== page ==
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Facebook has 300 million app users (report)

Facebook has over 300 million monthly active mobile app users, according to a new report. Can you guess which platform has the highest penetration rate when it comes to using the Facebook app?

Facebook's apps now have 300 million monthly active users (MAU). This number is unsurprisingly dominated by the two biggest mobile platforms: Android and iOS. It's worth noting that this is more than the total number of mobile users that Apple or Google have each, which is somewhere around 225 million active mobile users, according to Enders Analysis analyst Benedict Evans.

Facebook does not release milestones for its mobile apps or mobile website. The social networking giant only offers two types of metrics: total number of active users (800 million) and total number of mobile active users (350 million). Both numbers are as of September 22, 2011, so we unfortunately can't compare them to this latest milestone to see how many users are using the mobile website (not to mention that there is definitely some overlap, with many users accessing both the app and site). Still, Evans says 70 percent of mobile users use a Facebook app to access the service, and some 30 percent of all users use a Facebook app.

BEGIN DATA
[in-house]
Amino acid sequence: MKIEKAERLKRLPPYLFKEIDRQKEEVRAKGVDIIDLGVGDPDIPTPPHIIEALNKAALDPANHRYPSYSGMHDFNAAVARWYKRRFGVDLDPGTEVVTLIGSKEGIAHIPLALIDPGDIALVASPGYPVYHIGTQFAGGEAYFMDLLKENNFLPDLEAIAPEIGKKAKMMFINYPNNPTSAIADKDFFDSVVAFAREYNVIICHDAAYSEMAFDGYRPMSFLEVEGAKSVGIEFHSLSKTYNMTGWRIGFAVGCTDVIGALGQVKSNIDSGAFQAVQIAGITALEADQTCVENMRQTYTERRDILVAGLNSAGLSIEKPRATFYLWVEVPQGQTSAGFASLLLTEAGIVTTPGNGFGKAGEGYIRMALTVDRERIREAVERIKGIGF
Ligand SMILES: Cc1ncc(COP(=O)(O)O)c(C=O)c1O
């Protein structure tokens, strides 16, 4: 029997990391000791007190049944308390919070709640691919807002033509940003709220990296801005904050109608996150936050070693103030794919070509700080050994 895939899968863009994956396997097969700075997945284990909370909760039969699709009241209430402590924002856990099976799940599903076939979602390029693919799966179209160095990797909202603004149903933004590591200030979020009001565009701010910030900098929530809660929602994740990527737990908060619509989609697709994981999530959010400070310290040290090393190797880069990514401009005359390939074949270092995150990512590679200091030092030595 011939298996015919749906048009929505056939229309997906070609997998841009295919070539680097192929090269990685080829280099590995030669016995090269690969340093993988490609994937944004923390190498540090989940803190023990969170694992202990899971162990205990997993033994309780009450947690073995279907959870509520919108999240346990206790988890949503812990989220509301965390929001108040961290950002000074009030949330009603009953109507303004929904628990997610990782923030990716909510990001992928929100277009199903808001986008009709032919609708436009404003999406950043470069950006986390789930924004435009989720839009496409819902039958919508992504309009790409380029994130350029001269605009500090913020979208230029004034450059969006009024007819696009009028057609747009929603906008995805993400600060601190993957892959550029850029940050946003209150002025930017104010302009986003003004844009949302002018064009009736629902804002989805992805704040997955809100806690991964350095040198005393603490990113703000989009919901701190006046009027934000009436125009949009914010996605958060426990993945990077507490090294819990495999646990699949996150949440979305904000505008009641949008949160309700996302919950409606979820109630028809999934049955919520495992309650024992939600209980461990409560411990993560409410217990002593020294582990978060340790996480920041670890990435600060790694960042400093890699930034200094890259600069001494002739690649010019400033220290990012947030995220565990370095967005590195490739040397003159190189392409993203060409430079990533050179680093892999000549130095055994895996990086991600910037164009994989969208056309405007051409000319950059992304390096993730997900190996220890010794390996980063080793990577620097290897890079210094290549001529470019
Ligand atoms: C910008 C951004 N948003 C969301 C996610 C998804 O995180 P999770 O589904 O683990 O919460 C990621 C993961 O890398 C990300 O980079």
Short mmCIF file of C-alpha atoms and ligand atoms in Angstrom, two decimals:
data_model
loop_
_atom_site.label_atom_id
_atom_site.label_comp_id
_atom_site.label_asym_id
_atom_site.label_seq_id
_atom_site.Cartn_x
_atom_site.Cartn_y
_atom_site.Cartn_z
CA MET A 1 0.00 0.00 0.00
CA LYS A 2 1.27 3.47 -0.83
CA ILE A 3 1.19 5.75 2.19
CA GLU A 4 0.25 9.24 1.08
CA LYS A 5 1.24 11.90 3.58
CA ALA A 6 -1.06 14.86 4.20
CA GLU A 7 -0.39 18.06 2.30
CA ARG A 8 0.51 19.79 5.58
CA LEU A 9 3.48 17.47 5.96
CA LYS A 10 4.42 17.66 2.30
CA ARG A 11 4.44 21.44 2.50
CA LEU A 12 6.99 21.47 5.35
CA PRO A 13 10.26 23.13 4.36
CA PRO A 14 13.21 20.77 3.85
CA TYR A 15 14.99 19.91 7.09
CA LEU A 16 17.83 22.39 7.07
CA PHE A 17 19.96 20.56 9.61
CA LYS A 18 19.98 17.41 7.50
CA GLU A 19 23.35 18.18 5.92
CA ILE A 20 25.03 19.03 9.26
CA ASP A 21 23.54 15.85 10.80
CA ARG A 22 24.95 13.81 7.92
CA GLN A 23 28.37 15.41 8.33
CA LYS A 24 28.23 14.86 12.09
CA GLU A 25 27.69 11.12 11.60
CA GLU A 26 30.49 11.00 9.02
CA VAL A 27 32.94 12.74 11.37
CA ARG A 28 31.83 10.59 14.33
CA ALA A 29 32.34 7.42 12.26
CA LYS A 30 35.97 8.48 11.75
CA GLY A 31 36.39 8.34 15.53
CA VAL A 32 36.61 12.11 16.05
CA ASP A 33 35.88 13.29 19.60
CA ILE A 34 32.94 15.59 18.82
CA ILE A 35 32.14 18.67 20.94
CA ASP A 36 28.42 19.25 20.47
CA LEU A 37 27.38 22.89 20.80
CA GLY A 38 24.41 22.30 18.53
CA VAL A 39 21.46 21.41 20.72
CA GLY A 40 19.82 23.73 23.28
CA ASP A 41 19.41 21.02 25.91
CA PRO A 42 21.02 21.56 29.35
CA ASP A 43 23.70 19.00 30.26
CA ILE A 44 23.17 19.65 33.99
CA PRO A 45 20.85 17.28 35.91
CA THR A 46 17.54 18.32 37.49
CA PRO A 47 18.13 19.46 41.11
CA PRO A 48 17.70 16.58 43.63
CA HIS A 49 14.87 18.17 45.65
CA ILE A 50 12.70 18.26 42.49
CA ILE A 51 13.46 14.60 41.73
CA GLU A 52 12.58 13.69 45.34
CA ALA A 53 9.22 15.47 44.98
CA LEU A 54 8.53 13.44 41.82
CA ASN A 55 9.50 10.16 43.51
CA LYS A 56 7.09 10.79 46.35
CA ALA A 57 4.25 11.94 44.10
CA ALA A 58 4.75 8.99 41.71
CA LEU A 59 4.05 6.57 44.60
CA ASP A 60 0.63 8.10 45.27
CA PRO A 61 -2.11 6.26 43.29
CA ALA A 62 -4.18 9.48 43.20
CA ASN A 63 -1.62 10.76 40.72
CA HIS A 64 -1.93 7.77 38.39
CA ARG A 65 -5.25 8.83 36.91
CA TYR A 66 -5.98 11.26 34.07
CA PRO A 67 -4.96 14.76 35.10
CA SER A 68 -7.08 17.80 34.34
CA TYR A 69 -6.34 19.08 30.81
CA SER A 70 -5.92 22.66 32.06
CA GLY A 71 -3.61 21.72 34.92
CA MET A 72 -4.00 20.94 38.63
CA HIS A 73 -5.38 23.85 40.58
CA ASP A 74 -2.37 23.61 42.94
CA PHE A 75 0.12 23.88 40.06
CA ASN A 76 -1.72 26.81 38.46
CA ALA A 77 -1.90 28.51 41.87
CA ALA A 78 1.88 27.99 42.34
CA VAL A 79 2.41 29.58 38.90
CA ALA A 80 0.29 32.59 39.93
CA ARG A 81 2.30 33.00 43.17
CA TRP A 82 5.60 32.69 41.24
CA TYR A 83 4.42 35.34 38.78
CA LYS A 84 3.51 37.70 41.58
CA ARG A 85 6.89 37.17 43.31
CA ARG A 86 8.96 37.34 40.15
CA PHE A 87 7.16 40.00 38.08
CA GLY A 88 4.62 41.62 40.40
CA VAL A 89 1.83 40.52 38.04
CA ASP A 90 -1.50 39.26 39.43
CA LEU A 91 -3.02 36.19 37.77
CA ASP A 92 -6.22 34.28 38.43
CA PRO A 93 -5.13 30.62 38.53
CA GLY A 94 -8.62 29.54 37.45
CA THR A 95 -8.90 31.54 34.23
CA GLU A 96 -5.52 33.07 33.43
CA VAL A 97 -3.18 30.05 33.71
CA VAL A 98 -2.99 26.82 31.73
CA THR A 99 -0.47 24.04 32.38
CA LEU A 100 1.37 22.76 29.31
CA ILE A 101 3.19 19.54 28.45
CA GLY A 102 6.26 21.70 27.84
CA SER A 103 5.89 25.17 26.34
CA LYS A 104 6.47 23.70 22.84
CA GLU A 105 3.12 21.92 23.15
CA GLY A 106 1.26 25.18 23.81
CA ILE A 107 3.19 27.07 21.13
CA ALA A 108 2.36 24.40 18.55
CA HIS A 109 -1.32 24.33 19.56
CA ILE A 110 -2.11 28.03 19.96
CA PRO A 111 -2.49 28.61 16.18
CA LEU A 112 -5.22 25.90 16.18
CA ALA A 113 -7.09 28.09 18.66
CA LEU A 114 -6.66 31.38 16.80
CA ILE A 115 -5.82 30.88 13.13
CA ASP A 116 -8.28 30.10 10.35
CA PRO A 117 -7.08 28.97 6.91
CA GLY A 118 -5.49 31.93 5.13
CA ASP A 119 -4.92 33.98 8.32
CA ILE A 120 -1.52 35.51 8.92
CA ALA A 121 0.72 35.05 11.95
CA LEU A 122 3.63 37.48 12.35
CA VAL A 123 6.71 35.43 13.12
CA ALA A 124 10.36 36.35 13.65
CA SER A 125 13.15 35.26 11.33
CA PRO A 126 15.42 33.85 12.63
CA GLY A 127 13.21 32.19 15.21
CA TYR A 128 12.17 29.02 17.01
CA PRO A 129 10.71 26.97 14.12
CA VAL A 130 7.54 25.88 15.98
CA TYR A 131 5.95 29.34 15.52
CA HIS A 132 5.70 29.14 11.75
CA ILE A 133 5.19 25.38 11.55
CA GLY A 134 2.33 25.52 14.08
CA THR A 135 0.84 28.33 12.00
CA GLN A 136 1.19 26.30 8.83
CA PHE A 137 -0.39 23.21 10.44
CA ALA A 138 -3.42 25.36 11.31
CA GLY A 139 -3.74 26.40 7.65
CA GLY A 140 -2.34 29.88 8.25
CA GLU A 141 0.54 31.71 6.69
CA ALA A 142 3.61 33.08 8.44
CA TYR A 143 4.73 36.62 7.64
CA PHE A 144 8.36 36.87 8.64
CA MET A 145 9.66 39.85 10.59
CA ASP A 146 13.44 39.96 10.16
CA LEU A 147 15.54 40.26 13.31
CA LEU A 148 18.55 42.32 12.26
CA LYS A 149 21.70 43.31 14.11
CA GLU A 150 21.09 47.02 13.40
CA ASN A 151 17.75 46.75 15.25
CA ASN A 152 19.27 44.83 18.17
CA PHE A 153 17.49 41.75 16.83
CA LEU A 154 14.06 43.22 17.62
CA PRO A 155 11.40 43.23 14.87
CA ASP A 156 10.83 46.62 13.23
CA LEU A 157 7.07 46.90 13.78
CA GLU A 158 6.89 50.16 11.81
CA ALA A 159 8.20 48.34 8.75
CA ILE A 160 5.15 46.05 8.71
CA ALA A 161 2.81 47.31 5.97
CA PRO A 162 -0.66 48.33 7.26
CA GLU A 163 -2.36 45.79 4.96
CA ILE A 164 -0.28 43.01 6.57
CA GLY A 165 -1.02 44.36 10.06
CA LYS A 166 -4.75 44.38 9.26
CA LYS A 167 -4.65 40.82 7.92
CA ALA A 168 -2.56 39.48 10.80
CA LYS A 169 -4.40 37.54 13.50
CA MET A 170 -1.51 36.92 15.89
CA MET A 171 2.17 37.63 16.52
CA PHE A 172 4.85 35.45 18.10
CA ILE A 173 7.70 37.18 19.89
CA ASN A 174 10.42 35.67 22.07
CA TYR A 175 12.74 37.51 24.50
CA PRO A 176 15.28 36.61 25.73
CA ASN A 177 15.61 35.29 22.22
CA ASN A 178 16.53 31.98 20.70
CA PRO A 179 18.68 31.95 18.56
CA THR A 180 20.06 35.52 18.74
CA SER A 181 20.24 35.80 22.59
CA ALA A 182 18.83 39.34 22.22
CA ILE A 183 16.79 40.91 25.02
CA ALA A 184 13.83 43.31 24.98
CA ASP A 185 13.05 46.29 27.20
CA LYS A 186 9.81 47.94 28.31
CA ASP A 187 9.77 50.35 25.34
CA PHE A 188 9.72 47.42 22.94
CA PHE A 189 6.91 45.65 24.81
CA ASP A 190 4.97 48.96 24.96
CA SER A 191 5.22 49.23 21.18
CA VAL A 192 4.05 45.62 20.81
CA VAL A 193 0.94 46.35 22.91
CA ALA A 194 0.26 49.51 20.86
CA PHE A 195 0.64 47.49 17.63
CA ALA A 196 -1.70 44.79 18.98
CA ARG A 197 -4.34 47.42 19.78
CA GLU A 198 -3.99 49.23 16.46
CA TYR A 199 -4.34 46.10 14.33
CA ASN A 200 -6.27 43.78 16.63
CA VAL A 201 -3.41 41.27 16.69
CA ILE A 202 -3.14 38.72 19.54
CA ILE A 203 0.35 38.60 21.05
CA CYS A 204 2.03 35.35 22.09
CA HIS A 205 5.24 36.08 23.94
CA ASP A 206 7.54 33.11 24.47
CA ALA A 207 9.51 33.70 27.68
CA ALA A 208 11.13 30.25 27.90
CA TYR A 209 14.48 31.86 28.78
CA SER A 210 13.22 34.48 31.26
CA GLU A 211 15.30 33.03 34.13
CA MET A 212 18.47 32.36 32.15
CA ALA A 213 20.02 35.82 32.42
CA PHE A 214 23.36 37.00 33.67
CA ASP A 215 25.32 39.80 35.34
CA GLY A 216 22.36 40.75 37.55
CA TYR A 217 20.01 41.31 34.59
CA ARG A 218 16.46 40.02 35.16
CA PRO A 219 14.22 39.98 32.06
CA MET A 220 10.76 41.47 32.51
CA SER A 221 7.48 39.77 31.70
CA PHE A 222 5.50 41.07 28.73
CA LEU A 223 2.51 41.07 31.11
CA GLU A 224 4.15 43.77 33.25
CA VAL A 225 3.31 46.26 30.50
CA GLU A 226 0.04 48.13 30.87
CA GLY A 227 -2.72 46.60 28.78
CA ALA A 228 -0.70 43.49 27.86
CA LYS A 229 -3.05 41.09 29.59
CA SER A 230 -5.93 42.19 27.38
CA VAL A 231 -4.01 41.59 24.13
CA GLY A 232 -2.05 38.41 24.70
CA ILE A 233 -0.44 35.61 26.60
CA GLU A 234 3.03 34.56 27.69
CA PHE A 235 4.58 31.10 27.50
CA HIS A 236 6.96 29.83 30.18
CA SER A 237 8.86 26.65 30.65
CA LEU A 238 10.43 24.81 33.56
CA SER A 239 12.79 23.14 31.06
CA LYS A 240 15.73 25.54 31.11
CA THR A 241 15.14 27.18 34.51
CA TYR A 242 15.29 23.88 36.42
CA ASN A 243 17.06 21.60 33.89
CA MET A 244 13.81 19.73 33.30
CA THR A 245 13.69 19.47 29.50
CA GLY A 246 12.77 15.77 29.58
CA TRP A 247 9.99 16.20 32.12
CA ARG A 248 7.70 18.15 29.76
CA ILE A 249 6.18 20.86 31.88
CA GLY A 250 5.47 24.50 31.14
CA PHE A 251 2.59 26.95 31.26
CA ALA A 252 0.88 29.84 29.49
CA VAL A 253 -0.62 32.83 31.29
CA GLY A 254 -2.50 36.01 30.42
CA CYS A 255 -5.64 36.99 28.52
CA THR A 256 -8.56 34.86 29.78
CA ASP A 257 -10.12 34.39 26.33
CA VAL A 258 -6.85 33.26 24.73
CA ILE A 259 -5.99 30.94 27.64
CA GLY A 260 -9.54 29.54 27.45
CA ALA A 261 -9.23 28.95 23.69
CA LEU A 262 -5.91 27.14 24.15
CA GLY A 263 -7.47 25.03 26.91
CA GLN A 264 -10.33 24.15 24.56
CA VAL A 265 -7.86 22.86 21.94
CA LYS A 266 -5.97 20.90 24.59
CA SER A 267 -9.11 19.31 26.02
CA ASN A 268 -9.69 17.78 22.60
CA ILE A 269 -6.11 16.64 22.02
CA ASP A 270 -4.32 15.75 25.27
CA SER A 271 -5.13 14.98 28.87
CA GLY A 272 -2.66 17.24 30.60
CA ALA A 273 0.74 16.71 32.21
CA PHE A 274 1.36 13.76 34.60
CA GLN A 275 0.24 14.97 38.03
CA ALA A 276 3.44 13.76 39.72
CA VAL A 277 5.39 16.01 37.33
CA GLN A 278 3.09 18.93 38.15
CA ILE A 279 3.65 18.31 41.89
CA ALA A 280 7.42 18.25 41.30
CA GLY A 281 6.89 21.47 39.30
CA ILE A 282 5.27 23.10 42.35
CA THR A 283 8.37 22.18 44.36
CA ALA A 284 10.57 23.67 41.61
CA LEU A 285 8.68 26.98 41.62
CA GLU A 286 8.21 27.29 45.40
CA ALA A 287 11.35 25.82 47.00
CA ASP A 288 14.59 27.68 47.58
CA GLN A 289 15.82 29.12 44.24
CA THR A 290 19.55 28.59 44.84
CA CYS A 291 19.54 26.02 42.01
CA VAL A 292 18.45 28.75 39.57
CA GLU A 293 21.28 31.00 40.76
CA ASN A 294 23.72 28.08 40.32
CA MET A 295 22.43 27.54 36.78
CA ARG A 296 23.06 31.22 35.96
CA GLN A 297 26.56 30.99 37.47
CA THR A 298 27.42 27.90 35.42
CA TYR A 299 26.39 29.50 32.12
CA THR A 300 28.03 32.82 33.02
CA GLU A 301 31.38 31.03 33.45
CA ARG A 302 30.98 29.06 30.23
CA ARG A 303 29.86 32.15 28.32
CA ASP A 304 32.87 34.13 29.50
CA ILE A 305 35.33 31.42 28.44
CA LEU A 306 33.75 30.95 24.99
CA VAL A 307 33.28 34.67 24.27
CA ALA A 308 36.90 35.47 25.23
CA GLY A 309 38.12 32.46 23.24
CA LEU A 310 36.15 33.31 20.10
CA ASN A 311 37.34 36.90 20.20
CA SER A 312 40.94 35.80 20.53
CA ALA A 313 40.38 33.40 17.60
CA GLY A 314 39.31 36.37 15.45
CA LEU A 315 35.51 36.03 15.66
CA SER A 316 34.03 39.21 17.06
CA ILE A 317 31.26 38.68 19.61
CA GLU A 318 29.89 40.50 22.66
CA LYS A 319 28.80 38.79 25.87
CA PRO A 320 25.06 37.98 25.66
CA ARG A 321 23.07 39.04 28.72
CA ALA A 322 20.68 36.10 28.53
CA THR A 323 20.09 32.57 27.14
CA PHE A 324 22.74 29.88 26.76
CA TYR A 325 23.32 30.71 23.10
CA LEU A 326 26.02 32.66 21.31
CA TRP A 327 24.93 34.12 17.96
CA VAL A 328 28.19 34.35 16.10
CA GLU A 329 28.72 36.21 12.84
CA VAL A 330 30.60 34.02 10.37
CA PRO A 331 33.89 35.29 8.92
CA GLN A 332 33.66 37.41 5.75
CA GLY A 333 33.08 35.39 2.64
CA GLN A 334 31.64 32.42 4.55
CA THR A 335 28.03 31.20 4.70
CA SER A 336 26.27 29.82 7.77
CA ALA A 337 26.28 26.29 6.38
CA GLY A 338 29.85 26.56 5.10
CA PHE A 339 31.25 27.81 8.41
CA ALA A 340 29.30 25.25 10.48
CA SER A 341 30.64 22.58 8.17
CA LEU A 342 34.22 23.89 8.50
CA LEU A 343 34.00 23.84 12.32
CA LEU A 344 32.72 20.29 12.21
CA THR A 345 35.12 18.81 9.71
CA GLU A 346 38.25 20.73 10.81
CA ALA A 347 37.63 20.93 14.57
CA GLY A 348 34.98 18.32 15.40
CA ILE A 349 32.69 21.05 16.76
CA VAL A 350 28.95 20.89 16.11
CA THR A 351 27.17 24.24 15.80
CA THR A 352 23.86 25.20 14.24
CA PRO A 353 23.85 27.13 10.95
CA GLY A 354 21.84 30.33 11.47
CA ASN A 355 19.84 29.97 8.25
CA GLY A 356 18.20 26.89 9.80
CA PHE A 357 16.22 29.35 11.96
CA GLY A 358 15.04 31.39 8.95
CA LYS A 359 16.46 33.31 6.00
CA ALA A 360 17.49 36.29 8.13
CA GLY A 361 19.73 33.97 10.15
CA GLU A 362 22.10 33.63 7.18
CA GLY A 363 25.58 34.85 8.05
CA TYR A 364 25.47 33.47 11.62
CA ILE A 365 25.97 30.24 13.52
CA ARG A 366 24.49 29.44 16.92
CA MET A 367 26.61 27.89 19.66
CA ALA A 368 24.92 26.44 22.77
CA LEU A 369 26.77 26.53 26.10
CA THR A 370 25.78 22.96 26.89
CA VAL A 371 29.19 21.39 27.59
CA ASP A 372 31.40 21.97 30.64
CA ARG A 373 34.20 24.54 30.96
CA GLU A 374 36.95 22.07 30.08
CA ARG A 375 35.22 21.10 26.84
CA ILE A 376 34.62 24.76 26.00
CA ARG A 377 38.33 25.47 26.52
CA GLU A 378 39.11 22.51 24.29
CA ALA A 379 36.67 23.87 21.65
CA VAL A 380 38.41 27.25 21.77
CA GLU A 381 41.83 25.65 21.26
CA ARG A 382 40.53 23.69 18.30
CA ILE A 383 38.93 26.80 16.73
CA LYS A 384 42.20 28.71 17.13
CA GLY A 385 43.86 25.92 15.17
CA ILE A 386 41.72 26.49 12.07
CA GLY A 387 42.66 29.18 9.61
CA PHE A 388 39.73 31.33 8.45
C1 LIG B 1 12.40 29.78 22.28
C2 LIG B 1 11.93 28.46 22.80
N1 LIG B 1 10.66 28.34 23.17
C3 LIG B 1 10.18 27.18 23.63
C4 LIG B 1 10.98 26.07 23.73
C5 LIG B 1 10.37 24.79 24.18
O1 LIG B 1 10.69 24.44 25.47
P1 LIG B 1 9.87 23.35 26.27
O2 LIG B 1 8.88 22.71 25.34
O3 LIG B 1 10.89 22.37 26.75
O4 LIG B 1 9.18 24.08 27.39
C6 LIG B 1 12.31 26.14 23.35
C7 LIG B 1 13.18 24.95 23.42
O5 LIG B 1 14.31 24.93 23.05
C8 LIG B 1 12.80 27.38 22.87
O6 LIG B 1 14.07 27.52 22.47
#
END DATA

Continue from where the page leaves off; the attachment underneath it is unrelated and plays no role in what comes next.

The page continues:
Earlier this month, Facebook for Android passed Facebook for iPhone in daily active users (DAU), but it still has fewer MAU. Unlike other platforms, Facebook develops the apps for iOS and Android. For iOS, Facebook has long-supported the iPhone and iPod touch, and only started supporting the iPad two months ago. For Android, Facebook is currently only supporting smartphones and has said nothing about tablets.

The penetration rate for Android and iOS is somewhere around 50 percent. For BlackBerry, it's much higher, but this isn't too surprising given that the Facebook app comes preinstalled with the device. The same goes for Windows Phone, although its market share is still pretty much insignificant. Although Symbian is present on the graph above, Evans doesn't consider it worth mentioning in his analysis.

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